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Thread: Density of a Set

  1. #1
    Super Member redsoxfan325's Avatar
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    Density of a Set

    Let Y\subset X and let A\subset X. If A is countable, X is complete, and Y\cup A=X, is Y necessarily dense in X?

    Prove it or give a counterexample.

    If the answer is no, then does making X compact change anything?
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  2. #2
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    Quote Originally Posted by redsoxfan325 View Post
    Let Y\subset X and let A\subset X. If A is countable, X is complete, and Y\cup A=X, is Y necessarily dense in X?

    Prove it or give a counterexample.

    If the answer is no, then does making X compact change anything?
    Kind of an obvious counterexample, isn't there? Take A and Y to be completely disjoint!
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  3. #3
    Super Member redsoxfan325's Avatar
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    Quote Originally Posted by HallsofIvy View Post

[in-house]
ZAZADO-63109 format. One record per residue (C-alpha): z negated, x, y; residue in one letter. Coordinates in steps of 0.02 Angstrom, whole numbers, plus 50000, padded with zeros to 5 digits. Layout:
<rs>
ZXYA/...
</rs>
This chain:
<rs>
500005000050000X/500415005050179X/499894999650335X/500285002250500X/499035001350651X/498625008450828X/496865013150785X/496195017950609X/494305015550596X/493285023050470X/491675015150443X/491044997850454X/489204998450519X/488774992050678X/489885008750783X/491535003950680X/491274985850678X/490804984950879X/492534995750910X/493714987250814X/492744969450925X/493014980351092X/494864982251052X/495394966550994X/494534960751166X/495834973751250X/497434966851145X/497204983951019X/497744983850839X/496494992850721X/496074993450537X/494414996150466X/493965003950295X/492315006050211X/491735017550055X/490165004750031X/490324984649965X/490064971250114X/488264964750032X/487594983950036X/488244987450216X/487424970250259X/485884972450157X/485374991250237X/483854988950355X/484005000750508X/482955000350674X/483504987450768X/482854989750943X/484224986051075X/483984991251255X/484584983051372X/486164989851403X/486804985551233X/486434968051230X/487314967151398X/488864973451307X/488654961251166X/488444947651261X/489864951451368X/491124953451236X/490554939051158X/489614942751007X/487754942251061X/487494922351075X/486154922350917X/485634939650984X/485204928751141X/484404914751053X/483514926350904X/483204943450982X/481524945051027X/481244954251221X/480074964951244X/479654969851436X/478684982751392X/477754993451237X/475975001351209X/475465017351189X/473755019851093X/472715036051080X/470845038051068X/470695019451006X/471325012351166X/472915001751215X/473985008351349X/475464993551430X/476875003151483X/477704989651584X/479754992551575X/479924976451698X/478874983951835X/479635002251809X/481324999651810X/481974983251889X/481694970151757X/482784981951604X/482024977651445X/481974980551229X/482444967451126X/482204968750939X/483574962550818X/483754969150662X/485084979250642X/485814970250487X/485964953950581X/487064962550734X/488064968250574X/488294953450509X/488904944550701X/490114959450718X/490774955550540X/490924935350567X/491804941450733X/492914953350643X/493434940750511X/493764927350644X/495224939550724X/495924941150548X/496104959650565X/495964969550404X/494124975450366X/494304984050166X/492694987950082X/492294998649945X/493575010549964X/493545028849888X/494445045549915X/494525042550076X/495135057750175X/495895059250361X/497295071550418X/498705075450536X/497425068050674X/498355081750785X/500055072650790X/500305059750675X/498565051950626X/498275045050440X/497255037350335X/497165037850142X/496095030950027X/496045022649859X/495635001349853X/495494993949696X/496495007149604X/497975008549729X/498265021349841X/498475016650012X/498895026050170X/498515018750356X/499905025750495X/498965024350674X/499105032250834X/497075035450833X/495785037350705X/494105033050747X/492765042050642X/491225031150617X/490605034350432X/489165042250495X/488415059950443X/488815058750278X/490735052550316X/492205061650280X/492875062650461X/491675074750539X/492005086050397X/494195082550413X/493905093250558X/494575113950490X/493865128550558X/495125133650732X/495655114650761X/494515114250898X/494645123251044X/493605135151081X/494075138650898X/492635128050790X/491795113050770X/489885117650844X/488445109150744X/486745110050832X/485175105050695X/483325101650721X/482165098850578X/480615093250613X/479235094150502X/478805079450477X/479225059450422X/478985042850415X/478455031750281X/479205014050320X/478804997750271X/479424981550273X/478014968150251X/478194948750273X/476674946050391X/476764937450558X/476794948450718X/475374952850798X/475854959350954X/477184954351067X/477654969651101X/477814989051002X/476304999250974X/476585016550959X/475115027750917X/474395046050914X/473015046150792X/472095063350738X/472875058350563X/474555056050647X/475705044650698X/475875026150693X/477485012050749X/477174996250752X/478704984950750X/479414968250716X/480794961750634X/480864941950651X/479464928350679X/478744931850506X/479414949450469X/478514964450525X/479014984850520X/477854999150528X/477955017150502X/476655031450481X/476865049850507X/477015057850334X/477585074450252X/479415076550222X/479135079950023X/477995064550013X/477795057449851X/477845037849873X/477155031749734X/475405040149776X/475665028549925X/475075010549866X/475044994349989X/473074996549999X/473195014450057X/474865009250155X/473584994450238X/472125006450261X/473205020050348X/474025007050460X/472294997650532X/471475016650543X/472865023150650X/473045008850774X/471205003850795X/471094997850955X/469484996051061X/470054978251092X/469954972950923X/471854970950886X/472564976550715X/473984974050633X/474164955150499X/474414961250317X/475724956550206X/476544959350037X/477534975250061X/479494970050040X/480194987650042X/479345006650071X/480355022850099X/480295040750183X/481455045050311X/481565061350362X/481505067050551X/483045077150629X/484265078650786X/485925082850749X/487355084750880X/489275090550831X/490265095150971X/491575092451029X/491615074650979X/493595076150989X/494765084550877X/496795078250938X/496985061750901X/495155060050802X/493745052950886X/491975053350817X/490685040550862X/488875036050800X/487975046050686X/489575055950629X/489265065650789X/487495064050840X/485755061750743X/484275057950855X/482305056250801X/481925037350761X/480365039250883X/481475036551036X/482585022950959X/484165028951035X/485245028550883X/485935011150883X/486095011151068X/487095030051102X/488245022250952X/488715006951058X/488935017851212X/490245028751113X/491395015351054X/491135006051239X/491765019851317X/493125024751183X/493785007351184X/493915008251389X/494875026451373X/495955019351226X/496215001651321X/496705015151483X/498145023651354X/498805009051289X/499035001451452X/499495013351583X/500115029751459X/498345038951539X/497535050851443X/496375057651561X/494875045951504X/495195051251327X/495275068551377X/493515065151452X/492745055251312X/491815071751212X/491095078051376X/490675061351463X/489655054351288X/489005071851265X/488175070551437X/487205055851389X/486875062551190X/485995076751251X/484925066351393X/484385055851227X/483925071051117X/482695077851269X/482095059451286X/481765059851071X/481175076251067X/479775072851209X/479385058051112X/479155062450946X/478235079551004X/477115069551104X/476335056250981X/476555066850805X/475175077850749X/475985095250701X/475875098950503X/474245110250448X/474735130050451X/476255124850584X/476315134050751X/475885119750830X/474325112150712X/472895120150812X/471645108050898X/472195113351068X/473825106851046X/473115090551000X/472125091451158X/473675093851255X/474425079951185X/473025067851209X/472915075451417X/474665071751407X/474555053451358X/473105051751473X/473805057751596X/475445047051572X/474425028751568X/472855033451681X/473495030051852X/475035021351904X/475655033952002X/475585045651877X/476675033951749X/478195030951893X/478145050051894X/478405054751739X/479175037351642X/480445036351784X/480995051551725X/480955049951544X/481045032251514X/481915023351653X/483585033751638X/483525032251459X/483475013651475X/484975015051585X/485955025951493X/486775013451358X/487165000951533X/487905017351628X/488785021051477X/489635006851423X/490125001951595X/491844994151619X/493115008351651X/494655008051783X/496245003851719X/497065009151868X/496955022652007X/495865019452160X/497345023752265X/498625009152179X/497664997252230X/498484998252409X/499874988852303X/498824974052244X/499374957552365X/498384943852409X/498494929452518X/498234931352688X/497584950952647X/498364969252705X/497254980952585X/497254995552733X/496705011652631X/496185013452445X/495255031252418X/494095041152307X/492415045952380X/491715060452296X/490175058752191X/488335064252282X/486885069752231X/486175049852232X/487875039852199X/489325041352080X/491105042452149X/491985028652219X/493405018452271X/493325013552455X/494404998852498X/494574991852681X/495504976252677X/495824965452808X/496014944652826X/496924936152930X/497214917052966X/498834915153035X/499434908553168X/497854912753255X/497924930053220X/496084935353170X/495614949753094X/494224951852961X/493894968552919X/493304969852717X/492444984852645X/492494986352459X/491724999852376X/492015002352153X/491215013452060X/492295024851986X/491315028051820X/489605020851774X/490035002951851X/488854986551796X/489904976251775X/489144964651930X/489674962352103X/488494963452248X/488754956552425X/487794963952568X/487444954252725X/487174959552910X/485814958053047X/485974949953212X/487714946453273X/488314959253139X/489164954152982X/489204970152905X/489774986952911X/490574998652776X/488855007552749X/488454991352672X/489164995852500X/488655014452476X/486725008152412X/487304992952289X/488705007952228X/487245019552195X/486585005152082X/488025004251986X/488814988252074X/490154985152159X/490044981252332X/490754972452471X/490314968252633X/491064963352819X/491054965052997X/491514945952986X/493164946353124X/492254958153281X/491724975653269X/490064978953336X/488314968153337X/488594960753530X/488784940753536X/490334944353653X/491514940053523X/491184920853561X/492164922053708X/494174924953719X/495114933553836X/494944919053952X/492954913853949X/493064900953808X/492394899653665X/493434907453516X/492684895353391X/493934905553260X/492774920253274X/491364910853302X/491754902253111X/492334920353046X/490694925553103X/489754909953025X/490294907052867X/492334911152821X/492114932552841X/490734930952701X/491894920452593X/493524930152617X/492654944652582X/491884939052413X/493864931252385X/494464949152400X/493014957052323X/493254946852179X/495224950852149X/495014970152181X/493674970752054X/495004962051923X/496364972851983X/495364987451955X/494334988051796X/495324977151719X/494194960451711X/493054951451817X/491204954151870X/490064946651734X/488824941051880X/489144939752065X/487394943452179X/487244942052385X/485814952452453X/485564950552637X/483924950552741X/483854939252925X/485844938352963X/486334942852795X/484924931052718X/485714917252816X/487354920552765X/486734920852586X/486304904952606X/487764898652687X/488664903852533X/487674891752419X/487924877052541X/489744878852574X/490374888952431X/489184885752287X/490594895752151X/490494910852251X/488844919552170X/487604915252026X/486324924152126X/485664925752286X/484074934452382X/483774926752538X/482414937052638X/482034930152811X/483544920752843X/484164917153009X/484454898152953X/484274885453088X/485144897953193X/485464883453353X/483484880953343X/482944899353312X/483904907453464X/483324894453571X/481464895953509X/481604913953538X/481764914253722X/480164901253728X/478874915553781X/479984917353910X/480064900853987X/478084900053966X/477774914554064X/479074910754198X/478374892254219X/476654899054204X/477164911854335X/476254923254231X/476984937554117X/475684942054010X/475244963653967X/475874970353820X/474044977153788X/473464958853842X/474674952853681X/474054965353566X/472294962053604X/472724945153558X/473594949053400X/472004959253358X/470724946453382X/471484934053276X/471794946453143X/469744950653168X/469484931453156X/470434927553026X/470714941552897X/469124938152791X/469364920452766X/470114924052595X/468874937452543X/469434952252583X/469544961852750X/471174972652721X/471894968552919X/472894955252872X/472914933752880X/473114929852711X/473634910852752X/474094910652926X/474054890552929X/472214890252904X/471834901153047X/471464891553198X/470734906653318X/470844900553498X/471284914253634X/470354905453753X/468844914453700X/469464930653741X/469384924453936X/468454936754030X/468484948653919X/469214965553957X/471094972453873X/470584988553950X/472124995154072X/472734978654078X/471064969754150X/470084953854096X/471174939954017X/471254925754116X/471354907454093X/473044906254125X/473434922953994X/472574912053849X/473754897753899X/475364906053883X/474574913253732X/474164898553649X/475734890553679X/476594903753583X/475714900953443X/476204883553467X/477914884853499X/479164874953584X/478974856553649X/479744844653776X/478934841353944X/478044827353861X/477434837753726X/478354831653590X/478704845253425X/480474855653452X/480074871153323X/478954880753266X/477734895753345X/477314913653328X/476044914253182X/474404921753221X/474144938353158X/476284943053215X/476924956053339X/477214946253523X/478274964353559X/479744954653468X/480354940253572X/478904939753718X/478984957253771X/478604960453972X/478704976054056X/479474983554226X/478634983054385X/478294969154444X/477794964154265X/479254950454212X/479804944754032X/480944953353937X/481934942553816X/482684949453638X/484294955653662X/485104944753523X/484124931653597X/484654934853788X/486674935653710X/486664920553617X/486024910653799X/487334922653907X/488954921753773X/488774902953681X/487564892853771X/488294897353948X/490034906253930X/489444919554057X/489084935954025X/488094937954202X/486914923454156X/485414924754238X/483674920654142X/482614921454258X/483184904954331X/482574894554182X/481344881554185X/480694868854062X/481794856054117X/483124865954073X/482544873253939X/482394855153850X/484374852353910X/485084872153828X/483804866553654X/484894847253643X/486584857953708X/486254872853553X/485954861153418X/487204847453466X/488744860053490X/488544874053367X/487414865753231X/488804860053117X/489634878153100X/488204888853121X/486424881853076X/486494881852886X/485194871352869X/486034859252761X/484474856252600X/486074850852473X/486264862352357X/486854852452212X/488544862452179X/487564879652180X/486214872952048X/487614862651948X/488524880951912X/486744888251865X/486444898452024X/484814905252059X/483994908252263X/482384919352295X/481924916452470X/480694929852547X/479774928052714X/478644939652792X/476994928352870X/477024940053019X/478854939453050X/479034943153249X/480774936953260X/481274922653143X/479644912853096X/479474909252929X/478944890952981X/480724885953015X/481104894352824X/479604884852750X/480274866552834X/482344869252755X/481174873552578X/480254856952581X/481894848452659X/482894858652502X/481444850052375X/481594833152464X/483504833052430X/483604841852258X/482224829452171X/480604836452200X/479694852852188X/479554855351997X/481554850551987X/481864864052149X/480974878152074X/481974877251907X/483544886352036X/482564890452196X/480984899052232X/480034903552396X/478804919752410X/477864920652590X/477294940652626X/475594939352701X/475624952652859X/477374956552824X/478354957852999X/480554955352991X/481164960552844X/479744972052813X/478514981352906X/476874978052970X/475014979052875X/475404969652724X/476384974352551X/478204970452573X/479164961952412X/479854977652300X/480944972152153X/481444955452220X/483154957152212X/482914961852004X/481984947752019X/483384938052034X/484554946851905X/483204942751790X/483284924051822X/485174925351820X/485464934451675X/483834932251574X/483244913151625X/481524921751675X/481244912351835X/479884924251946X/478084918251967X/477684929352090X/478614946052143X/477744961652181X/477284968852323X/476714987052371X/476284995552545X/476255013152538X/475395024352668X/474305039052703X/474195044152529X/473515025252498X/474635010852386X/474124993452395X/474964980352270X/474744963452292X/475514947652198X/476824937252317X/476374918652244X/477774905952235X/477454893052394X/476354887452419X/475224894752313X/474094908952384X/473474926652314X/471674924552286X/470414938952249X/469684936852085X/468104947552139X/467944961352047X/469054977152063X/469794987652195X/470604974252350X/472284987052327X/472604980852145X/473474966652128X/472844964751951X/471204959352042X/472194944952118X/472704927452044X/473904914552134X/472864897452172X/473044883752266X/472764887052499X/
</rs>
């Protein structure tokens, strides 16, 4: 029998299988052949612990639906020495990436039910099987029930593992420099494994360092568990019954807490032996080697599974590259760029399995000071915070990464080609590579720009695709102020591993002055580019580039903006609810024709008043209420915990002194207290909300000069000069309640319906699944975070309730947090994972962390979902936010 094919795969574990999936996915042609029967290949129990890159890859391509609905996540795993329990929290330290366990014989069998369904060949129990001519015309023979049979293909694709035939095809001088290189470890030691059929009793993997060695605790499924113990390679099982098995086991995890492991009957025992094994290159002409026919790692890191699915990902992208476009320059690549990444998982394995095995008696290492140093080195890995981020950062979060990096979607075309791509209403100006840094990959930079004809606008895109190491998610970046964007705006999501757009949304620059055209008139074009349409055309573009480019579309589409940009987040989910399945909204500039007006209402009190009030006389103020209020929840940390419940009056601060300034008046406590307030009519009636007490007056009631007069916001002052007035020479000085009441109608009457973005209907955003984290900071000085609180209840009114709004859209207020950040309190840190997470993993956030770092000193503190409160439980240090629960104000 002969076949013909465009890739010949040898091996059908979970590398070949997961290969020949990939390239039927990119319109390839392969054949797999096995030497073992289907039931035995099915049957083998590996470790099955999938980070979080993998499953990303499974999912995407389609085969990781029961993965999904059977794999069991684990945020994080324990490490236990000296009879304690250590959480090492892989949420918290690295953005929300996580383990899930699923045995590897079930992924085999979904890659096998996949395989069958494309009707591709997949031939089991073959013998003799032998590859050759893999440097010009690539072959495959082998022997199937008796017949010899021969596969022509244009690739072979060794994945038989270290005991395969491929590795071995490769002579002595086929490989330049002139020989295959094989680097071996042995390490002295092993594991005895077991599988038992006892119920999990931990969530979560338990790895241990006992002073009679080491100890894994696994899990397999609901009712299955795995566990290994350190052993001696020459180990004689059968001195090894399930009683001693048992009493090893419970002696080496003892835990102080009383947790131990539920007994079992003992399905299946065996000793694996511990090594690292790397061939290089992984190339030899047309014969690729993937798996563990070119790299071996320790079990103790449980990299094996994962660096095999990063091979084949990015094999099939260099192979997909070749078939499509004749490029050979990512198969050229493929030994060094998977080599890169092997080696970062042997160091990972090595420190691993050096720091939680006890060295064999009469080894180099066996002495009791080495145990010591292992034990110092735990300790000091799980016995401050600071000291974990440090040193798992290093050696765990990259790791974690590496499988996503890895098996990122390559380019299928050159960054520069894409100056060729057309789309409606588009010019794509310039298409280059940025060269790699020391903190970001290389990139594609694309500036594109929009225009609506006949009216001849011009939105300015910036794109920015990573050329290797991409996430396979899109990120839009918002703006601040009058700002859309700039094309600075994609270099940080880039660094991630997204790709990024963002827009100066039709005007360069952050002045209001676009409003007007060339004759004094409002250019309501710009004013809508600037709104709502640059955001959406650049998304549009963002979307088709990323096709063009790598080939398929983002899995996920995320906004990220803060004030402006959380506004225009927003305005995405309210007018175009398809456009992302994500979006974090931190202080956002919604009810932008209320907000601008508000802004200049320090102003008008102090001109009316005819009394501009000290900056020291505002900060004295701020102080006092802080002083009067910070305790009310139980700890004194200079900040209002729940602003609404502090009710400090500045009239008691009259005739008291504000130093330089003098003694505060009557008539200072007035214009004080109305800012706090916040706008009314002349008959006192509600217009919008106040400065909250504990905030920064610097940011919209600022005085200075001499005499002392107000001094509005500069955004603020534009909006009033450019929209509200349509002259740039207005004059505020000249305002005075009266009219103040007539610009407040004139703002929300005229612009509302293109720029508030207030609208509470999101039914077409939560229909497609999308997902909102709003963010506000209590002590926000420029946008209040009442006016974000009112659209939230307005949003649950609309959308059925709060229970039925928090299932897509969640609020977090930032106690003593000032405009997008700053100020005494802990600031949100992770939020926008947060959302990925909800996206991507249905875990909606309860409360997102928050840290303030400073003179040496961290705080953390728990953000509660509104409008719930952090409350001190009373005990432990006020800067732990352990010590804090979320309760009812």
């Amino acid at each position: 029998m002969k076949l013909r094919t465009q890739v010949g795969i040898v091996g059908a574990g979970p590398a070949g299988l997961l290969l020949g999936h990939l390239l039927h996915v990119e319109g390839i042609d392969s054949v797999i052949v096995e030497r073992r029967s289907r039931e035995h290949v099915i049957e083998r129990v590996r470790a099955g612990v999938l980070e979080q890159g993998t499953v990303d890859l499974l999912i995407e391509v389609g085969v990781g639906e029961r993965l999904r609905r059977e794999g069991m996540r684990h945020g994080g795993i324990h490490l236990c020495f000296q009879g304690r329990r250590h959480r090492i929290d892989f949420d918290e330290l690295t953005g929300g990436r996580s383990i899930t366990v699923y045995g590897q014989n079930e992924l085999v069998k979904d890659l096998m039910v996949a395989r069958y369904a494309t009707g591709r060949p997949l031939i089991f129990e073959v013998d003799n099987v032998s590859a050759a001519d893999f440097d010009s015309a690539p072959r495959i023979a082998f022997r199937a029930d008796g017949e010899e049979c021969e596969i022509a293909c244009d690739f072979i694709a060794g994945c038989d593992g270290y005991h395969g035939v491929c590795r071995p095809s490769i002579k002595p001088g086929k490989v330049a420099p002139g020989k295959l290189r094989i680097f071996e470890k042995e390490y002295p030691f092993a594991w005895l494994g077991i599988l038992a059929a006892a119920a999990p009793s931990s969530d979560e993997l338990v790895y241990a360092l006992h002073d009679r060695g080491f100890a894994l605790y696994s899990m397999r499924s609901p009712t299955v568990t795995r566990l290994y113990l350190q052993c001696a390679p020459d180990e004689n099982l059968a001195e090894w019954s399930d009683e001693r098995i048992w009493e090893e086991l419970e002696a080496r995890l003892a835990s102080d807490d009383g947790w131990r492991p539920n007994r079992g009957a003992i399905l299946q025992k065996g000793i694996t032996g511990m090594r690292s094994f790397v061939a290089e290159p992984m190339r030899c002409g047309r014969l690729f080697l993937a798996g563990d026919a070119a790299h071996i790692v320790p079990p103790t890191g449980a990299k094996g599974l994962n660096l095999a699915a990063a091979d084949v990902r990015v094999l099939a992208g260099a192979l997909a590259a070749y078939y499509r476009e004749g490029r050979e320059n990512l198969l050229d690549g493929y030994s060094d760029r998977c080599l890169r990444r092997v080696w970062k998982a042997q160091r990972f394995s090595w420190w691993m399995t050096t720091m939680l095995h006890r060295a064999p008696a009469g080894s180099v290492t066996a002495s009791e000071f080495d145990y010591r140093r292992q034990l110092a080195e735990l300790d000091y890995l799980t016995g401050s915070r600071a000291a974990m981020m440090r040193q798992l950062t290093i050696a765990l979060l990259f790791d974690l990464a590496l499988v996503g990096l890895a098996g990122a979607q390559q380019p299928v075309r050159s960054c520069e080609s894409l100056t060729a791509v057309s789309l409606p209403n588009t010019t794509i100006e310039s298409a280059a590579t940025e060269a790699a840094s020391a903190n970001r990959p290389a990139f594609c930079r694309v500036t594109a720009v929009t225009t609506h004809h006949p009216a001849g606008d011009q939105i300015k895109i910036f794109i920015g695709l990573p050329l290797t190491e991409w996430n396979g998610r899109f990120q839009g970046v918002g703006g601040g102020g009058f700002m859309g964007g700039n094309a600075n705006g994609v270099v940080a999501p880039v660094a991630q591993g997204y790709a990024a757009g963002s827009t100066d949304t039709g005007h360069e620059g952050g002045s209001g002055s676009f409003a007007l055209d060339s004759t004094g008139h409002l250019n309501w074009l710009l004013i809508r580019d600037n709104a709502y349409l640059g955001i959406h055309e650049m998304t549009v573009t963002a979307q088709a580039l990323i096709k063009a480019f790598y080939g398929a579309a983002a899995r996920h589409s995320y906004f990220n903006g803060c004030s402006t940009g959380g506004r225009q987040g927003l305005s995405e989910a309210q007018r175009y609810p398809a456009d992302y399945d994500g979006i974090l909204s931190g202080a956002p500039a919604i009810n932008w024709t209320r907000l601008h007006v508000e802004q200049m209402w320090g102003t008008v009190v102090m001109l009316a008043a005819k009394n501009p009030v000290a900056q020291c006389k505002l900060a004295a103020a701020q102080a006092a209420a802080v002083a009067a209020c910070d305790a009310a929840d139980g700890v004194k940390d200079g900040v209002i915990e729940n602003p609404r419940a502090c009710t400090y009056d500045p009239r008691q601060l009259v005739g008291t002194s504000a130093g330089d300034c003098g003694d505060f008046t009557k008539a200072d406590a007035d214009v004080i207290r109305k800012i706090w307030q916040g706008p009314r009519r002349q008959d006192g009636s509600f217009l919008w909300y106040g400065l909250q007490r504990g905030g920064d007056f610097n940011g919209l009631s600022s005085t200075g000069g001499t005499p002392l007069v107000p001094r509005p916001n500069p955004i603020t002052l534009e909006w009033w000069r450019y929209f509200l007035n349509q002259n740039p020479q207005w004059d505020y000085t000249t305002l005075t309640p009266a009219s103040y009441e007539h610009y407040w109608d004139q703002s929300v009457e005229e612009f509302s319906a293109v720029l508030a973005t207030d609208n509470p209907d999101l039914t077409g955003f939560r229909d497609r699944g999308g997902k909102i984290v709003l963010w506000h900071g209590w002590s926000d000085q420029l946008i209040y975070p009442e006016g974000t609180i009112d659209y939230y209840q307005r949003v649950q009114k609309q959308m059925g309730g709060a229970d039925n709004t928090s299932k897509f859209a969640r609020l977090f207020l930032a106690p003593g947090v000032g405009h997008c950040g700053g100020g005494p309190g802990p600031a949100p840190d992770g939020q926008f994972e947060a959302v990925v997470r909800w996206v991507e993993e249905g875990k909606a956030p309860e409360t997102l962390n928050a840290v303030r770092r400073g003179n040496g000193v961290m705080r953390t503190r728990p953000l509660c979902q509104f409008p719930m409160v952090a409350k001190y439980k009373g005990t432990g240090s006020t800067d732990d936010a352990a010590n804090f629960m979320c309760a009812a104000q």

Kind of an obvious counterexample, isn't there? Take A and Y to be completely disjoint!
    But X is complete. I feel like that can't happen if Y and A are disjoint.
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    X = \left[ { - 1,0} \right] \cup \left\{ {n^{ - 1} :n \in \mathbb{Z}^ +  } \right\}?
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  5. #5
    Super Member redsoxfan325's Avatar
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    Quote Originally Posted by Plato View Post
    X = \left[ { - 1,0} \right] \cup \left\{ {n^{ - 1} :n \in \mathbb{Z}^ +  } \right\}?
    I think that works. It would be complete because Y is complete and the only Cauchy sequences in A are all the same number or the sequence \{a_n\}=\frac{1}{n} and both of those converge to something in X.

    It also answers the second part of the question because this set is also compact.
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